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Gustav MAHLER (1860-1911)
Symphony No. 1 in D major (1888-96) [55:15]
Blumine (1888) [7:01]
Jouko Harjanne (trumpet) (Blumine)
Finnish Radio Symphony Orchestra/Hannu Lintu
rec. Helsinki Music Centre, Helsinki, Finland, May 2014 (Symphony), December 2014 (Blumine) DSD
ONDINE ODE1264-5 SACD [62:33]

Not since Rafael Kubelik’s 1960s recording have I heard such a fresh account of Mahler’s First Symphony. In the past this work has been weighted down with the baggage of his later symphonies due at least in part to Leonard Bernstein’s famed interpretation with the Concertgebouw Orchestra. There are so many recordings from which to choose, that most listeners will have their own favourites. My first CD of this symphony was Eliahu Inbal with the Frankfurt Radio Symphony. That captured much of the folkishness of Kubelik’s version and brought out the Jewish elements in the third movement really well. However, its main drawback was the distant recording and orchestral execution that left something to be desired. Later I was quite taken with Sir Georg Solti’s Chicago Symphony account with its no-nonsense tempos and superb playing, though at times it seemed a bit too driven. I have never warmed to Bernstein’s way with the work, finding it overwrought and heavy-handed. Of his DG set of symphonies I rarely listen to the First or Fourth - though his earlier account of the latter is certainly one of the finest ever - but I have nothing but praise for the other symphonies in the set.

What makes Hannu Lintu’s new account stand out are the first-class performance of his Finnish orchestra and the superlative recorded sound. Listening with my conventional stereo setup it is stunning enough and I can only imagine how it must sound with the addition of rear channels. Lintu captures the atmosphere of the first movement well with unhurried tempos and due attention to dynamics. The many woodwind solos wonderfully portray the natural elements, and then Lintu really lets rip at the end. He adopts what to me are perfect tempos for the second movement Ländler, keeping the folk elements to the fore and with rusticity and lightness, where Bernstein with his slow tempo in the first section makes heavy weather of the music. Lintu treats the delicate trio with simplicity and does not over-milk its sentiment. Also, Lintu observes all the repeats here and throughout the symphony unlike Kubelik.

Lintu takes the funeral march of the slow movement at a slightly slower pace than Bernstein, who unlike his second movement seems faster than I am accustomed to. On the other hand, both Bernstein and Inbal bring out the Jewish element more than Lintu does. One could argue that it doesn’t need that much emphasis to make its point and Lintu certainly performs it with great feeling. The third section, employing the same theme as that near the end of the Wayfarer Song, “ Die zwei blauen Augen,” is played sensitively with delectable woodwind, horn and strings. When the funeral march returns, Bernstein seems rather hasty compared to Lintu. Thankfully, Lintu uses a sole double bass at the beginning of this movement, contrary to the latest fashion of having the whole bass section play the march.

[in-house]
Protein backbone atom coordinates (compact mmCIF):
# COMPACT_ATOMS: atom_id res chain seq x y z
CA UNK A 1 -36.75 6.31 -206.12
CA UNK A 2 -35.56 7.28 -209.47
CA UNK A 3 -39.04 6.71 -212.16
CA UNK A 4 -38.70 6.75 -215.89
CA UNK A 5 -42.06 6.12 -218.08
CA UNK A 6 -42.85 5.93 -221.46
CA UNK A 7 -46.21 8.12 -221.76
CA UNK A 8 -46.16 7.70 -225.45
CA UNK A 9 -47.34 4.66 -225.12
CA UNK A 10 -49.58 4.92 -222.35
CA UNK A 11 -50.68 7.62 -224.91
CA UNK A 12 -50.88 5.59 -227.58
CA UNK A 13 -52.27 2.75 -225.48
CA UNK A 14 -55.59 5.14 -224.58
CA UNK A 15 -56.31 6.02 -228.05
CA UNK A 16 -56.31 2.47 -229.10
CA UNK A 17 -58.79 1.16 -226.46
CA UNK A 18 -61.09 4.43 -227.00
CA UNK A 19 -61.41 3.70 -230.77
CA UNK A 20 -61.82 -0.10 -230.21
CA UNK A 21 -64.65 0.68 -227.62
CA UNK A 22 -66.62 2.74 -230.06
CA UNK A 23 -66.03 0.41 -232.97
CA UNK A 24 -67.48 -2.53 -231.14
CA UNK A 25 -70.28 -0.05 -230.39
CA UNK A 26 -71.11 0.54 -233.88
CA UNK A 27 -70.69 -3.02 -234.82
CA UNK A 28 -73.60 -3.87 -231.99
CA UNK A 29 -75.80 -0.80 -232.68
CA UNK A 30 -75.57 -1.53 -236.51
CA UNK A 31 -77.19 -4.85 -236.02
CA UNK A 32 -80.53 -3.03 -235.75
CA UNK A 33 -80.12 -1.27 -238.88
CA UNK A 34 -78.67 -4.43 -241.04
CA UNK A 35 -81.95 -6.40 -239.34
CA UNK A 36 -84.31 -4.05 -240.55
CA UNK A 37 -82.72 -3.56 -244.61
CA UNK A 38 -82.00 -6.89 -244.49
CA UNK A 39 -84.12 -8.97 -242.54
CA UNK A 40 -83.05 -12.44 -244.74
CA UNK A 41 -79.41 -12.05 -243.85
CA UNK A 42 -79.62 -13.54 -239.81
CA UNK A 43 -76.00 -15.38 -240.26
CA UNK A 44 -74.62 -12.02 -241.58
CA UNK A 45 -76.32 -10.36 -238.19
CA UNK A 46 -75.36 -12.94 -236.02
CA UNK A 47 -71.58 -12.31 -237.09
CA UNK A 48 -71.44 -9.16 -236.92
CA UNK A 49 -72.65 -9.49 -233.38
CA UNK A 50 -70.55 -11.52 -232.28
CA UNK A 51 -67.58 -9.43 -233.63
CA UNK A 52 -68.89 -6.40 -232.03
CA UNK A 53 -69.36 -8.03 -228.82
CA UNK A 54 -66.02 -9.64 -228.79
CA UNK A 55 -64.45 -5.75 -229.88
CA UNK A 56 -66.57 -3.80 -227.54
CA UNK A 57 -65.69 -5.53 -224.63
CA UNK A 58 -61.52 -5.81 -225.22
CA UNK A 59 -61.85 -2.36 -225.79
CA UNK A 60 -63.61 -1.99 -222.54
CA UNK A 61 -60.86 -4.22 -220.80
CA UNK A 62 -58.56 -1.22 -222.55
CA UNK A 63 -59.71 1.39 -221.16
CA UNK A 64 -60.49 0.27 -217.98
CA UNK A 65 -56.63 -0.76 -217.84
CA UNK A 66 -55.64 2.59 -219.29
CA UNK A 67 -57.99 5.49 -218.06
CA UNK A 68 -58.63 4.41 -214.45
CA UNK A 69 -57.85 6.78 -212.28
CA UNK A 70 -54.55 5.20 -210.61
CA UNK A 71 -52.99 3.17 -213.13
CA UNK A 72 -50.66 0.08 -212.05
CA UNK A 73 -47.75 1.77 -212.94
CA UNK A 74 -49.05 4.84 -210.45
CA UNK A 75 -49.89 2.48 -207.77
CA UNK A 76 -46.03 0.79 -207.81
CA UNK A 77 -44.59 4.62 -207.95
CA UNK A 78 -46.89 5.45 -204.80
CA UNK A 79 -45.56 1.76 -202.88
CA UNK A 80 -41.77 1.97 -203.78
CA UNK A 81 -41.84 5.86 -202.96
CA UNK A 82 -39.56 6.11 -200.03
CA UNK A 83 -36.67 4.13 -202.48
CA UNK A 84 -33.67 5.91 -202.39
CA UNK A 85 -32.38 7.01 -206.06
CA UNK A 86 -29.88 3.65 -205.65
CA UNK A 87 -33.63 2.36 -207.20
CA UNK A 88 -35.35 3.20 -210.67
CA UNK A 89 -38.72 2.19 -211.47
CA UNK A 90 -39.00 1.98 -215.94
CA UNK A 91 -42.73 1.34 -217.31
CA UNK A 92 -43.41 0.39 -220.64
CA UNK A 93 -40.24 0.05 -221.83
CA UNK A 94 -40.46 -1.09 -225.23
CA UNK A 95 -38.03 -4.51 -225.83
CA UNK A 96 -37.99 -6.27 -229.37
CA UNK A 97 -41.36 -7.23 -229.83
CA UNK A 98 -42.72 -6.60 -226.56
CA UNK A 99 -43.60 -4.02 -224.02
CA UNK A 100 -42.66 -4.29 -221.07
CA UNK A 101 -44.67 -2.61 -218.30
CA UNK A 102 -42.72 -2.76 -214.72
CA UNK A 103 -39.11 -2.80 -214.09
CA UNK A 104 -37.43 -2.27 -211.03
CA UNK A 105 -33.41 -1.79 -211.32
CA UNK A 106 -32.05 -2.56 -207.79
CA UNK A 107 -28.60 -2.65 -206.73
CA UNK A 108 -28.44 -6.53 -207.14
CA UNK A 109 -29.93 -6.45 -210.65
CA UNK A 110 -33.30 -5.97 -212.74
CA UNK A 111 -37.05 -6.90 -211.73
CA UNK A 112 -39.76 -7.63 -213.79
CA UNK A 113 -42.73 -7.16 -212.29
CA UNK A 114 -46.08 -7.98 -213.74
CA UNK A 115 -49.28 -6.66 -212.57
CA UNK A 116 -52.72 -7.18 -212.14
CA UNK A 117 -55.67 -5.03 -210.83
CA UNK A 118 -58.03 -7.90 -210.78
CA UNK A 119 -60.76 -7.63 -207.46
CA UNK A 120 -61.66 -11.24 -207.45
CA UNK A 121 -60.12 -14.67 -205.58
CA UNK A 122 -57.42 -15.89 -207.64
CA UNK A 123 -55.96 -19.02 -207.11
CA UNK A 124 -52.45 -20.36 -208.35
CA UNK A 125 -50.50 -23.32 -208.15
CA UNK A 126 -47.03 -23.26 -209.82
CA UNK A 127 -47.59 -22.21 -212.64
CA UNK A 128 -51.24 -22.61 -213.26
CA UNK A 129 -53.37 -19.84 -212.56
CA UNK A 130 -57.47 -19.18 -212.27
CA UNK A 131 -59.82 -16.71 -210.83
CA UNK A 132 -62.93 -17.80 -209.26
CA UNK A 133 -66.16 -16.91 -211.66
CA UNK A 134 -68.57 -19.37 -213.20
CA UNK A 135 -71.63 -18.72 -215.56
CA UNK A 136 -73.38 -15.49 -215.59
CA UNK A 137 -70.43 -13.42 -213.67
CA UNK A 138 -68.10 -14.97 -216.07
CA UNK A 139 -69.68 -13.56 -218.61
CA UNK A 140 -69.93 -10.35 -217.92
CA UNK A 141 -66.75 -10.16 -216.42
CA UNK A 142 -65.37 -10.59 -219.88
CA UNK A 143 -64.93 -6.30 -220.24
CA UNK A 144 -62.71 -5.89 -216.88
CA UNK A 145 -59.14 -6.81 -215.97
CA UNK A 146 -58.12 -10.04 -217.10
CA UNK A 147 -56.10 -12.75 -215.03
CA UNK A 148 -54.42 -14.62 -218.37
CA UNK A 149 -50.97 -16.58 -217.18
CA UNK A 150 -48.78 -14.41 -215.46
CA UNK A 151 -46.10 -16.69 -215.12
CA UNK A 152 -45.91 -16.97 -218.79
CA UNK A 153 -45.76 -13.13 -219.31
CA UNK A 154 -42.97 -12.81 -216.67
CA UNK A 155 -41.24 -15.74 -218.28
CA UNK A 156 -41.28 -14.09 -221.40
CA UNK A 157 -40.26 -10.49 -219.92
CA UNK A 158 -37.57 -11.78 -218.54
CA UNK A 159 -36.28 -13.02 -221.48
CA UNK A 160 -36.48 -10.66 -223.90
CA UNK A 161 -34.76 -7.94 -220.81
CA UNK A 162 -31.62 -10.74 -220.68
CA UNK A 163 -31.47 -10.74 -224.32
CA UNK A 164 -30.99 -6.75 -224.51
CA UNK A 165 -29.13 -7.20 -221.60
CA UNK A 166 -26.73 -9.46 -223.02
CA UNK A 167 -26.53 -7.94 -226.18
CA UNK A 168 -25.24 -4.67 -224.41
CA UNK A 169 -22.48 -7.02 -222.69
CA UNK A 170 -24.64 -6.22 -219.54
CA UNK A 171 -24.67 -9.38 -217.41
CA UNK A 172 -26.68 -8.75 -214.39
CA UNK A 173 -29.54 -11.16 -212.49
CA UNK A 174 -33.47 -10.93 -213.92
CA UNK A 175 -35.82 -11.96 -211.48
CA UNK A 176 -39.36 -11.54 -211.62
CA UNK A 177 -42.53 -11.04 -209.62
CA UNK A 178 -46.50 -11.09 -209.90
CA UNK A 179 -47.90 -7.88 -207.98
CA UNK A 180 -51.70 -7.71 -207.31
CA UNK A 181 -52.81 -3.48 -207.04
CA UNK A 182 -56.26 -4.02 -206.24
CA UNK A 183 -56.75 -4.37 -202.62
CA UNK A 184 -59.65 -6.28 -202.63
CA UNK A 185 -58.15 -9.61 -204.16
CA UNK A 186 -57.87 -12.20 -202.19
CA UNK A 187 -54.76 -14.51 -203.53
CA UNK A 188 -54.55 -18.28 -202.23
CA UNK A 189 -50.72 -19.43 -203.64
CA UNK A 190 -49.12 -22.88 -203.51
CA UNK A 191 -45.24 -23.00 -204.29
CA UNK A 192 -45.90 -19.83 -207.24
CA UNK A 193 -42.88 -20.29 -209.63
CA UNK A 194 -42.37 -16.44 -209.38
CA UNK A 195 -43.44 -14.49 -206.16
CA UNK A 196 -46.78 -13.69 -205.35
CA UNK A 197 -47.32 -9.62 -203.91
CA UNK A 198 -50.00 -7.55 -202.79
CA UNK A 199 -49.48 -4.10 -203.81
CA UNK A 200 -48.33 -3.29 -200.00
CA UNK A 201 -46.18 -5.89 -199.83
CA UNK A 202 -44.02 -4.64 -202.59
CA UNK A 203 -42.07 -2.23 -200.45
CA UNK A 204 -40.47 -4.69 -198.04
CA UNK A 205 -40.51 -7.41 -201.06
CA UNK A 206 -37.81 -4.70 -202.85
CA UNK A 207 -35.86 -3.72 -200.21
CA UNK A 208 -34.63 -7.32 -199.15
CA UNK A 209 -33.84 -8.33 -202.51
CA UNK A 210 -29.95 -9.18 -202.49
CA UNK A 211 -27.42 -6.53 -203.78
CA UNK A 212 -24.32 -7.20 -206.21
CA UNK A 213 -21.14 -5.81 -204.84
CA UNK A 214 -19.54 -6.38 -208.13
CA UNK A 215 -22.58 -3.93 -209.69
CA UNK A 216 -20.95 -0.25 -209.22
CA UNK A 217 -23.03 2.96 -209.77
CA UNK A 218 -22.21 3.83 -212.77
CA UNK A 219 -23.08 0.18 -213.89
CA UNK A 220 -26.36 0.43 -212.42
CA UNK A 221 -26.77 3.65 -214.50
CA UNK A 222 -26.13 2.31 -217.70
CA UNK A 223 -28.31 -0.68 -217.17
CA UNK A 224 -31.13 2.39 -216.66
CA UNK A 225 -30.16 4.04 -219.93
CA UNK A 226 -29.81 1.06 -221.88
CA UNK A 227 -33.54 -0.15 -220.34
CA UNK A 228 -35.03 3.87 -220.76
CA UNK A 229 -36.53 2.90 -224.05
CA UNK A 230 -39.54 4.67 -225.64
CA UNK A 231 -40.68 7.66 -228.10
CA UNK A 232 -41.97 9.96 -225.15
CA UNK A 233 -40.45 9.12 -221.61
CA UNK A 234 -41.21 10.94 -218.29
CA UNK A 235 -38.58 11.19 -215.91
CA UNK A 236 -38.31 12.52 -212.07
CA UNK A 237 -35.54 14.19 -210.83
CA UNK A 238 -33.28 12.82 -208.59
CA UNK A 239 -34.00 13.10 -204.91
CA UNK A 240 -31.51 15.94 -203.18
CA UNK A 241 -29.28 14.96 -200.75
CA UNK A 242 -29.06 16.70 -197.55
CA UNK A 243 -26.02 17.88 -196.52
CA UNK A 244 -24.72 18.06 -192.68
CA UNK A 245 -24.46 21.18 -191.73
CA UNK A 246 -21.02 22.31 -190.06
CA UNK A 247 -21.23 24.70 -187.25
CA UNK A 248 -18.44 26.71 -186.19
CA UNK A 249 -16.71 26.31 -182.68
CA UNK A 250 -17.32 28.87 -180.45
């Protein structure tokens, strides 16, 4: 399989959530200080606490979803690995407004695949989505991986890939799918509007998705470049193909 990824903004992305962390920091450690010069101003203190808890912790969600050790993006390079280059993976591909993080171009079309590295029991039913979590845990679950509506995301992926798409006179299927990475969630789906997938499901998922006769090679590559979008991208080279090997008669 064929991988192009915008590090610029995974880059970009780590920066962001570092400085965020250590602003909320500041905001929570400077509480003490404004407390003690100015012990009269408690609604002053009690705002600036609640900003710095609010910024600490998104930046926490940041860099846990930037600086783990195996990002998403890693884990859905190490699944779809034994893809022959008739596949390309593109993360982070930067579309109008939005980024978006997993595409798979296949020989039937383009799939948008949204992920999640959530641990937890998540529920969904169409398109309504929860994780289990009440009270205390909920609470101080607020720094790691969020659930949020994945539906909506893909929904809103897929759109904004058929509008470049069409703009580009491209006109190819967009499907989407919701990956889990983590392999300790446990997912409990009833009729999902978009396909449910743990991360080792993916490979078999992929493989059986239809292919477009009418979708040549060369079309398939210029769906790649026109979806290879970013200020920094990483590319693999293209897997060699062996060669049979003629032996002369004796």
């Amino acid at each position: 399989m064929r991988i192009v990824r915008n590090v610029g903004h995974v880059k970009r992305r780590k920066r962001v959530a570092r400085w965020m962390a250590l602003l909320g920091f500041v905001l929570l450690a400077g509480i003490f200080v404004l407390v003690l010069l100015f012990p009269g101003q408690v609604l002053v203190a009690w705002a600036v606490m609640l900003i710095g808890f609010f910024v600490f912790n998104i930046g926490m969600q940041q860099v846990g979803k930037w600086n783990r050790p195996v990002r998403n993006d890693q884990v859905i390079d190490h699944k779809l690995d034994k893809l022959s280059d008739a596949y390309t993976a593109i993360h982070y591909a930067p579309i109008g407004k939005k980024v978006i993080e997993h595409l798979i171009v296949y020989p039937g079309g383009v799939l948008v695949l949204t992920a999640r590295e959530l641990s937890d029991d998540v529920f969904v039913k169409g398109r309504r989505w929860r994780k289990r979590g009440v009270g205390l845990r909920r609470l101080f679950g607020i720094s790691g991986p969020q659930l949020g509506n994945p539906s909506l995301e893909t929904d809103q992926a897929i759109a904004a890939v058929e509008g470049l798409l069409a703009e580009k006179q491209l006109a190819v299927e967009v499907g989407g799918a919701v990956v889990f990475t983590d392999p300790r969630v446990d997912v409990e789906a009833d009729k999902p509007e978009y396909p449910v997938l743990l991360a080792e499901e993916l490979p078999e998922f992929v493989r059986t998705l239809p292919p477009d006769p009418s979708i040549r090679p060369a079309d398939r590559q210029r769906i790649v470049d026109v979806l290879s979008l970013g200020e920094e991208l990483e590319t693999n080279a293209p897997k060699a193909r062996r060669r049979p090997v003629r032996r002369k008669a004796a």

The long finale should begin as an attacca immediately after the third movement ends. Lintu accomplishes this well, if not quite as startling as Inbal who is nonpareil. The Finnish Radio Symphony’s playing is outstanding through the length of the finale, with the magnificent brass giving their all. Lintu’s tempos seem ideal, not exaggerated as Bernstein’s can be, and he concludes the symphony with the final note performed on strings only—no gratuitous bass drum thud à la Bernstein and some others. In every way, this is a masterful account of this popular symphony in sumptuous sound, and one I shall return to often.

As a welcome bonus, we are given the Blumine serenade Mahler originally intended as the symphony’s second movement. The composer wisely removed Blumine sometime after the symphony’s première in 1889, as it did not fit in well with the rest of the work’s structure. However, it has resurfaced from time to time either in its original place or, as here, as an addendum to the symphony. By itself it is a nice piece with a lovely trumpet solo, even if it is considered by some to be a bit sentimental. I am glad Lintu included it and, as a stand-alone piece, I think it works well. It clearly receives as fine a performance here as the symphony itself.

While there are many excellent recordings available of Mahler’s First Symphony, I have no hesitation in ranking this at or near the top. Ondine’s production values as usual are not found wanting and the accompanying booklet provides a good background on the symphony with notes on the orchestra and conductor.

Leslie Wright
 



 




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